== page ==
Adulterated food – More vigilance needed from FDA

BY: Daily Graphic

The Food and Drugs Authority (FDA) last Monday confiscated large quantities of palm oil adulterated with dye from 10 major markets in Accra and Tema.

The products – which were being sold at the Mallam Atta, Dome, Dansoman, Agbogbloshie and Kaneshie markets, all in Accra, as well as other markets in Tema – were said to have been adulterated with Sudan IV, an industrial dye used in the colouration of plastics and other synthetic products.

As a result of the adulteration of Ghana’s palm oil, the country is losing out due to a ban on palm oil export from the country to the European market.

While news of the adulteration of the palm oil, which is used in almost all homes in the country, is very alarming, the fact that the practice has been detected and some suspects arrested to aid investigations is gladdening.

We laud the FDA for doing a good job of unearthing the shady deals of people so greedy for gain that they do not care if others die in the process.

Adulteration of food items such as flour of all sorts, powdered pepper and dough; grains such as rice; pastes such as groundnut paste; oil, water and a host of others, are practices that have gone on at food joints and markets for many years.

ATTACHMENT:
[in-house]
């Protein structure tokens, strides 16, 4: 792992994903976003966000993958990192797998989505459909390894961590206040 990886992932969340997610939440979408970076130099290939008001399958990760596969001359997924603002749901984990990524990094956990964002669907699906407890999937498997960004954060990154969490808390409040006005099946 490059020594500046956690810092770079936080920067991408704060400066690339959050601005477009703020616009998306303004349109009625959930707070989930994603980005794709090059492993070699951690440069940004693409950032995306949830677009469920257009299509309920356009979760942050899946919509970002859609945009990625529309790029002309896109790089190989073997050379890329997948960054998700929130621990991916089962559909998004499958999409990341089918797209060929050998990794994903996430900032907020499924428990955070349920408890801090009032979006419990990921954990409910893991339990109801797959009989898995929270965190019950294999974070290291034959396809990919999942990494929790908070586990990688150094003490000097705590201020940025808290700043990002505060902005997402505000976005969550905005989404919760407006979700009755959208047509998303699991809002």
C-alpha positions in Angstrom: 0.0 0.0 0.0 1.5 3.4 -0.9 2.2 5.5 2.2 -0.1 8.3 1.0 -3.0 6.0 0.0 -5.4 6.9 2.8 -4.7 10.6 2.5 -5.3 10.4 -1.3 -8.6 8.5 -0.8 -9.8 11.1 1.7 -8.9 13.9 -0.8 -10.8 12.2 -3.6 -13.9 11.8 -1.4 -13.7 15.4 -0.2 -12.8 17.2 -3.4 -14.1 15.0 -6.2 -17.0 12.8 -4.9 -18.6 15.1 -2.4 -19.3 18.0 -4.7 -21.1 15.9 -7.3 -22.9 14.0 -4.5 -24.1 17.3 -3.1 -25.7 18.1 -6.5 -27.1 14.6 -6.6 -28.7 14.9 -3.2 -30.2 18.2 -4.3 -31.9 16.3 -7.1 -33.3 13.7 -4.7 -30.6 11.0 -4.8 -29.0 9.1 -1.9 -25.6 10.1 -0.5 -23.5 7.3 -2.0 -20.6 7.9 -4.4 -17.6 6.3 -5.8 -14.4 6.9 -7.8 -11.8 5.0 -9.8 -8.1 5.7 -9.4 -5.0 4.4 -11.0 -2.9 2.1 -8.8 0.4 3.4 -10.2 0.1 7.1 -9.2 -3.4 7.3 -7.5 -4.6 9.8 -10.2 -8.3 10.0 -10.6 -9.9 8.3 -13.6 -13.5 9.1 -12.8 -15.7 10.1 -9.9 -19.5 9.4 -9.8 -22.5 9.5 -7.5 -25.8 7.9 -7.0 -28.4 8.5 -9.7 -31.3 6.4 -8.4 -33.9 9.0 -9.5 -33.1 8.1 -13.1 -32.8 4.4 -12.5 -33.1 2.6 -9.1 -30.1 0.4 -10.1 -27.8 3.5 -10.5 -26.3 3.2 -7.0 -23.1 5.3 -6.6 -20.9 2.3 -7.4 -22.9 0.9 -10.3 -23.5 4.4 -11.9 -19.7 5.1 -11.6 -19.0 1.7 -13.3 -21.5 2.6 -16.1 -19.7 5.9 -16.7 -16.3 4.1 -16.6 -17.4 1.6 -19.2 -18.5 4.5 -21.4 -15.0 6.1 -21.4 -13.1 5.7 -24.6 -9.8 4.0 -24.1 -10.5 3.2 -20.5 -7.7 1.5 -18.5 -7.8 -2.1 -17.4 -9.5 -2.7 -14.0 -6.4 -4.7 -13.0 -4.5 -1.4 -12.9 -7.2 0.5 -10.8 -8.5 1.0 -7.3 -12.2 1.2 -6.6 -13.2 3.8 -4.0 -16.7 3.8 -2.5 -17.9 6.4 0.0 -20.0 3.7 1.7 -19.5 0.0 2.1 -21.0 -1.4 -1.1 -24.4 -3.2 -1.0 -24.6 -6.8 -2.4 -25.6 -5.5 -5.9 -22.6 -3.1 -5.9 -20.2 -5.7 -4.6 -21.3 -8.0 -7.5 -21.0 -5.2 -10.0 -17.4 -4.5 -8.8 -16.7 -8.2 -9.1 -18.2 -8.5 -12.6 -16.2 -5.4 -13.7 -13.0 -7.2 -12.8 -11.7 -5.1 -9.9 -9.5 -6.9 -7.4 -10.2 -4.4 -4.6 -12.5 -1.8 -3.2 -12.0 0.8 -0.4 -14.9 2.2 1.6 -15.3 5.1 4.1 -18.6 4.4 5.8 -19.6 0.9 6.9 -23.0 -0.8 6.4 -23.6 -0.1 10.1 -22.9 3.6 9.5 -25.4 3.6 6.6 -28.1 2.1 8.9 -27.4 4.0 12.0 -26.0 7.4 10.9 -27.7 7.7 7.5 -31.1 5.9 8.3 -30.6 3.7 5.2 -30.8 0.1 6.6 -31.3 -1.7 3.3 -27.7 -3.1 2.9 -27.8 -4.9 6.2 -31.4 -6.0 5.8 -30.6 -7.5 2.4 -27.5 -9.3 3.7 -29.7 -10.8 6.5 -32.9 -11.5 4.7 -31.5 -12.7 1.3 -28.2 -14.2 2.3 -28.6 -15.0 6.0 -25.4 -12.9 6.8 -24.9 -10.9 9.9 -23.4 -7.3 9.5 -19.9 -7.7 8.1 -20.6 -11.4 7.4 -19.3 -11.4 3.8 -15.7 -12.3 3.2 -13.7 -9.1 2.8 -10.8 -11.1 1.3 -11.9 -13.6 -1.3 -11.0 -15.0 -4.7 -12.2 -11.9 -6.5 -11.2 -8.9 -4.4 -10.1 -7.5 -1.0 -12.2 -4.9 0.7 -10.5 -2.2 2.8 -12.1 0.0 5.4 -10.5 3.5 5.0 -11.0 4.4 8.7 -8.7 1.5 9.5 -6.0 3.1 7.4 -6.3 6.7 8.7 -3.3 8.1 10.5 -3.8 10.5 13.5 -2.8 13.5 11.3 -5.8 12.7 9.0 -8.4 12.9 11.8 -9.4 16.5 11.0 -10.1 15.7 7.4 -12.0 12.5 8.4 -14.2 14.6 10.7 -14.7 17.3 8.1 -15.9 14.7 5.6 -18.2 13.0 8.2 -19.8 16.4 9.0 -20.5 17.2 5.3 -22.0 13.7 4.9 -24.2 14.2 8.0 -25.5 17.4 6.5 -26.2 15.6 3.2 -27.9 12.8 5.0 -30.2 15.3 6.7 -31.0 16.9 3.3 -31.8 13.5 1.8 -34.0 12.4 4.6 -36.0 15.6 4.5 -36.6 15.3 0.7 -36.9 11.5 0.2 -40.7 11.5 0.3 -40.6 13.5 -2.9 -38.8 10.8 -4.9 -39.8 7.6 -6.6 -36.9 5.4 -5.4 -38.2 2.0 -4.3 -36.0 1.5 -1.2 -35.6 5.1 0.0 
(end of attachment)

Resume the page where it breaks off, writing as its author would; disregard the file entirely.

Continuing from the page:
While some sellers adulterate oils and liquids such as palm oil to enhance and maintain their colour to make them more appealing to consumers, others also add other things, be they food or not, to pastes and flour or grains in order to make more revenue from their sale by cashing in on unsuspecting consumers and customers.

But this practice, according to experts, has the tendency to cause a lot of injury to the health of consumers and can lead to unexplained cancers.

The adulteration of foods ultimately affects the health of the people who consume them. The Daily Graphic therefore urges agencies tasked with bringing culprits to book, such as the FDA, not to rest on their oars.

The various security agencies should also collaborate to weed out from our markets and food joints, those engaged in the wicked practice. Workers at such food-production places also owe it to themselves and the community they live in to expose all those involved in the mixing of food with chemicals and other things to either enhance its colour and appeal or to increase its volume for gain.

We ask that the arrested 22 dealers suspected to be involved in the adulteration of the palm oil before retailing them must be made to expose all others they are in league with and all found culpable given stiff punishment to nip the practice in the bud.

A healthy people make a healthy nation and all efforts must be made to ensure that Ghana has a healthy population.